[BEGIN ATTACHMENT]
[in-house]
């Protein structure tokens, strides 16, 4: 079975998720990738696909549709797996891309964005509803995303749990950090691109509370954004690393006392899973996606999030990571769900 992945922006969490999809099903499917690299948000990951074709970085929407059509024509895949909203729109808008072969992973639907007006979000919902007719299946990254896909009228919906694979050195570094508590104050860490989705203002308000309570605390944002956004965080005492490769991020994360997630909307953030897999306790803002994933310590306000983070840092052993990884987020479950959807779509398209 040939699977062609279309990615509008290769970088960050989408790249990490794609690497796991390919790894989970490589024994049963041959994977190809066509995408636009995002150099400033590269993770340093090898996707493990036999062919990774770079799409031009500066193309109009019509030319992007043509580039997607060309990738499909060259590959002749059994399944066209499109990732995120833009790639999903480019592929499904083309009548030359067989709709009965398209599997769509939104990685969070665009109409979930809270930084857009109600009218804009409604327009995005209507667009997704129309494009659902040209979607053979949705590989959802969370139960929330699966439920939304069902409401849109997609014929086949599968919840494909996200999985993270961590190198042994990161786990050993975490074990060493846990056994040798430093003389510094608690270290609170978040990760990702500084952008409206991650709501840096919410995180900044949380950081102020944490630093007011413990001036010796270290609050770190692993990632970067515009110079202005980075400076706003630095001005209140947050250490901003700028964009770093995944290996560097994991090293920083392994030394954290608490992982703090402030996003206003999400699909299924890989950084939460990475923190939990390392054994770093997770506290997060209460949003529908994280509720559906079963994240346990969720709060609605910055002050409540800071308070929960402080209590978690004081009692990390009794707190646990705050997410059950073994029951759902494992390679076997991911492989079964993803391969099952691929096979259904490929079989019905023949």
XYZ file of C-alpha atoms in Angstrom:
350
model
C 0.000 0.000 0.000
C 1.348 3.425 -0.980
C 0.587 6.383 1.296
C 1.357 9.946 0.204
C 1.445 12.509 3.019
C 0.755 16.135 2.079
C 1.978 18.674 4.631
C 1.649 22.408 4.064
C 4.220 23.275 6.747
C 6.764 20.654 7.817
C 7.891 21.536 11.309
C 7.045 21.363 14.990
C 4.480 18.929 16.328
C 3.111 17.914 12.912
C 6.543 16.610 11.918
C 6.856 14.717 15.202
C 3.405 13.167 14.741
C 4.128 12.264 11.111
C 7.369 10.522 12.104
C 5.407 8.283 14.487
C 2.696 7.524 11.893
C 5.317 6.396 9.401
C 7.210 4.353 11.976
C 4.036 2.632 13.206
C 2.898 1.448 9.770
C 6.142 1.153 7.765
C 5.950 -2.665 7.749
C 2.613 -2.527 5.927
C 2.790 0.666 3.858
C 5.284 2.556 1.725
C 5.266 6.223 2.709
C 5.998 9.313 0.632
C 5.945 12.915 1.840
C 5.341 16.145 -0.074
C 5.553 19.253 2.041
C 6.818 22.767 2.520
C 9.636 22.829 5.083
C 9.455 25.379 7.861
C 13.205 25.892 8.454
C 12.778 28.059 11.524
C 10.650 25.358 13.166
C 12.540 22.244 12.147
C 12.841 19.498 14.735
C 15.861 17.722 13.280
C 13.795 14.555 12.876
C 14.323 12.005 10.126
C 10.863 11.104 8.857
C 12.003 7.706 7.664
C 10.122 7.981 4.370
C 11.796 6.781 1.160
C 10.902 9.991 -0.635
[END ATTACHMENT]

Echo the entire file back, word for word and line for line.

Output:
[in-house]
């Protein structure tokens, strides 16, 4: 079975998720990738696909549709797996891309964005509803995303749990950090691109509370954004690393006392899973996606999030990571769900 992945922006969490999809099903499917690299948000990951074709970085929407059509024509895949909203729109808008072969992973639907007006979000919902007719299946990254896909009228919906694979050195570094508590104050860490989705203002308000309570605390944002956004965080005492490769991020994360997630909307953030897999306790803002994933310590306000983070840092052993990884987020479950959807779509398209 040939699977062609279309990615509008290769970088960050989408790249990490794609690497796991390919790894989970490589024994049963041959994977190809066509995408636009995002150099400033590269993770340093090898996707493990036999062919990774770079799409031009500066193309109009019509030319992007043509580039997607060309990738499909060259590959002749059994399944066209499109990732995120833009790639999903480019592929499904083309009548030359067989709709009965398209599997769509939104990685969070665009109409979930809270930084857009109600009218804009409604327009995005209507667009997704129309494009659902040209979607053979949705590989959802969370139960929330699966439920939304069902409401849109997609014929086949599968919840494909996200999985993270961590190198042994990161786990050993975490074990060493846990056994040798430093003389510094608690270290609170978040990760990702500084952008409206991650709501840096919410995180900044949380950081102020944490630093007011413990001036010796270290609050770190692993990632970067515009110079202005980075400076706003630095001005209140947050250490901003700028964009770093995944290996560097994991090293920083392994030394954290608490992982703090402030996003206003999400699909299924890989950084939460990475923190939990390392054994770093997770506290997060209460949003529908994280509720559906079963994240346990969720709060609605910055002050409540800071308070929960402080209590978690004081009692990390009794707190646990705050997410059950073994029951759902494992390679076997991911492989079964993803391969099952691929096979259904490929079989019905023949």
XYZ file of C-alpha atoms in Angstrom:
350
model
C 0.000 0.000 0.000
C 1.348 3.425 -0.980
C 0.587 6.383 1.296
C 1.357 9.946 0.204
C 1.445 12.509 3.019
C 0.755 16.135 2.079
C 1.978 18.674 4.631
C 1.649 22.408 4.064
C 4.220 23.275 6.747
C 6.764 20.654 7.817
C 7.891 21.536 11.309
C 7.045 21.363 14.990
C 4.480 18.929 16.328
C 3.111 17.914 12.912
C 6.543 16.610 11.918
C 6.856 14.717 15.202
C 3.405 13.167 14.741
C 4.128 12.264 11.111
C 7.369 10.522 12.104
C 5.407 8.283 14.487
C 2.696 7.524 11.893
C 5.317 6.396 9.401
C 7.210 4.353 11.976
C 4.036 2.632 13.206
C 2.898 1.448 9.770
C 6.142 1.153 7.765
C 5.950 -2.665 7.749
C 2.613 -2.527 5.927
C 2.790 0.666 3.858
C 5.284 2.556 1.725
C 5.266 6.223 2.709
C 5.998 9.313 0.632
C 5.945 12.915 1.840
C 5.341 16.145 -0.074
C 5.553 19.253 2.041
C 6.818 22.767 2.520
C 9.636 22.829 5.083
C 9.455 25.379 7.861
C 13.205 25.892 8.454
C 12.778 28.059 11.524
C 10.650 25.358 13.166
C 12.540 22.244 12.147
C 12.841 19.498 14.735
C 15.861 17.722 13.280
C 13.795 14.555 12.876
C 14.323 12.005 10.126
C 10.863 11.104 8.857
C 12.003 7.706 7.664
C 10.122 7.981 4.370
C 11.796 6.781 1.160
C 10.902 9.991 -0.635